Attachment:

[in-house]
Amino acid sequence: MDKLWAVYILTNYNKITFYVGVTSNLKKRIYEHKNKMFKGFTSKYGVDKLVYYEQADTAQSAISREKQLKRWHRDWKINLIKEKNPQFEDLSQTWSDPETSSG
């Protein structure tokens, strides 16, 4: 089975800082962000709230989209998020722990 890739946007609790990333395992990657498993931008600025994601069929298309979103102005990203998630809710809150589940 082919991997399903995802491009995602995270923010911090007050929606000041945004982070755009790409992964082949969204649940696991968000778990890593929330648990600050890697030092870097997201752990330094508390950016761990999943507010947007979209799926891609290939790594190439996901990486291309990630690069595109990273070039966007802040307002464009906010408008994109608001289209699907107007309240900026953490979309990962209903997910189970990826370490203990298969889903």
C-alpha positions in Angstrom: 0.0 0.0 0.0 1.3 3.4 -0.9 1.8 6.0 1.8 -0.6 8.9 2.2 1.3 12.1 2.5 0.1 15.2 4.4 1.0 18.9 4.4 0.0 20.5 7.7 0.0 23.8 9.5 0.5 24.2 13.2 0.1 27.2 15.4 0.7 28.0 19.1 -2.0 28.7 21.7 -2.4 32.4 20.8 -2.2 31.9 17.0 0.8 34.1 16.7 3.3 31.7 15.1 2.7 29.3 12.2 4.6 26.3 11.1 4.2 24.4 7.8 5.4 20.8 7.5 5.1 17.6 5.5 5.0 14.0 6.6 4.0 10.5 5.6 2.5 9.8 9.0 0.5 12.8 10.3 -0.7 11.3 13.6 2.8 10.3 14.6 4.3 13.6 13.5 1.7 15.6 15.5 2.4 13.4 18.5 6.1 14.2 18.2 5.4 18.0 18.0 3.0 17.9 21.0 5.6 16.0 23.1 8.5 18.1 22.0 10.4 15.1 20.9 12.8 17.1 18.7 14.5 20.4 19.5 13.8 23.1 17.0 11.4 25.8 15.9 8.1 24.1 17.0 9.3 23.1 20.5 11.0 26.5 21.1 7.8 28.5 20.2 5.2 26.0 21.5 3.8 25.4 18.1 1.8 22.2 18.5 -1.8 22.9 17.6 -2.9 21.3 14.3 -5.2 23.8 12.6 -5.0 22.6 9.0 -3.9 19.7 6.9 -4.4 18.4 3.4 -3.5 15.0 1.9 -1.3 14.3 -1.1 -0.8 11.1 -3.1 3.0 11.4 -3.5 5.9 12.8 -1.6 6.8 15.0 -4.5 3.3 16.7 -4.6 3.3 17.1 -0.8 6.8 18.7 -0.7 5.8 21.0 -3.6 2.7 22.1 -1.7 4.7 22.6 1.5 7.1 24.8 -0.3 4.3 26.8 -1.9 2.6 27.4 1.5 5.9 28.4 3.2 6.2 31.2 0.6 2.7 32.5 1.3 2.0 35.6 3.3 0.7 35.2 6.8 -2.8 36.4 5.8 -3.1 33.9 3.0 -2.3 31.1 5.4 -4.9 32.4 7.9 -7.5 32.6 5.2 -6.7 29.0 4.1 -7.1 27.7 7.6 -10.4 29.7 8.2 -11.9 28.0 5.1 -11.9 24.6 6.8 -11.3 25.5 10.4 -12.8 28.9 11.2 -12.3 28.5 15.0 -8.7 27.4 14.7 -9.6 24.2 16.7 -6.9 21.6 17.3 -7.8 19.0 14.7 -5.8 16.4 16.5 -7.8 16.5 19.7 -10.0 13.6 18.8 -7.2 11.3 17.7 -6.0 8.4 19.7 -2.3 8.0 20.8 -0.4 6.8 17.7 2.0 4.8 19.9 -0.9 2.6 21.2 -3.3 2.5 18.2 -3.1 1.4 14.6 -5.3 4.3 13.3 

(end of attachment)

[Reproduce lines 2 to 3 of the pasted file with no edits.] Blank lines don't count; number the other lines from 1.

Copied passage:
Amino acid sequence: MDKLWAVYILTNYNKITFYVGVTSNLKKRIYEHKNKMFKGFTSKYGVDKLVYYEQADTAQSAISREKQLKRWHRDWKINLIKEKNPQFEDLSQTWSDPETSSG
């Protein structure tokens, strides 16, 4: 089975800082962000709230989209998020722990 890739946007609790990333395992990657498993931008600025994601069929298309979103102005990203998630809710809150589940 082919991997399903995802491009995602995270923010911090007050929606000041945004982070755009790409992964082949969204649940696991968000778990890593929330648990600050890697030092870097997201752990330094508390950016761990999943507010947007979209799926891609290939790594190439996901990486291309990630690069595109990273070039966007802040307002464009906010408008994109608001289209699907107007309240900026953490979309990962209903997910189970990826370490203990298969889903």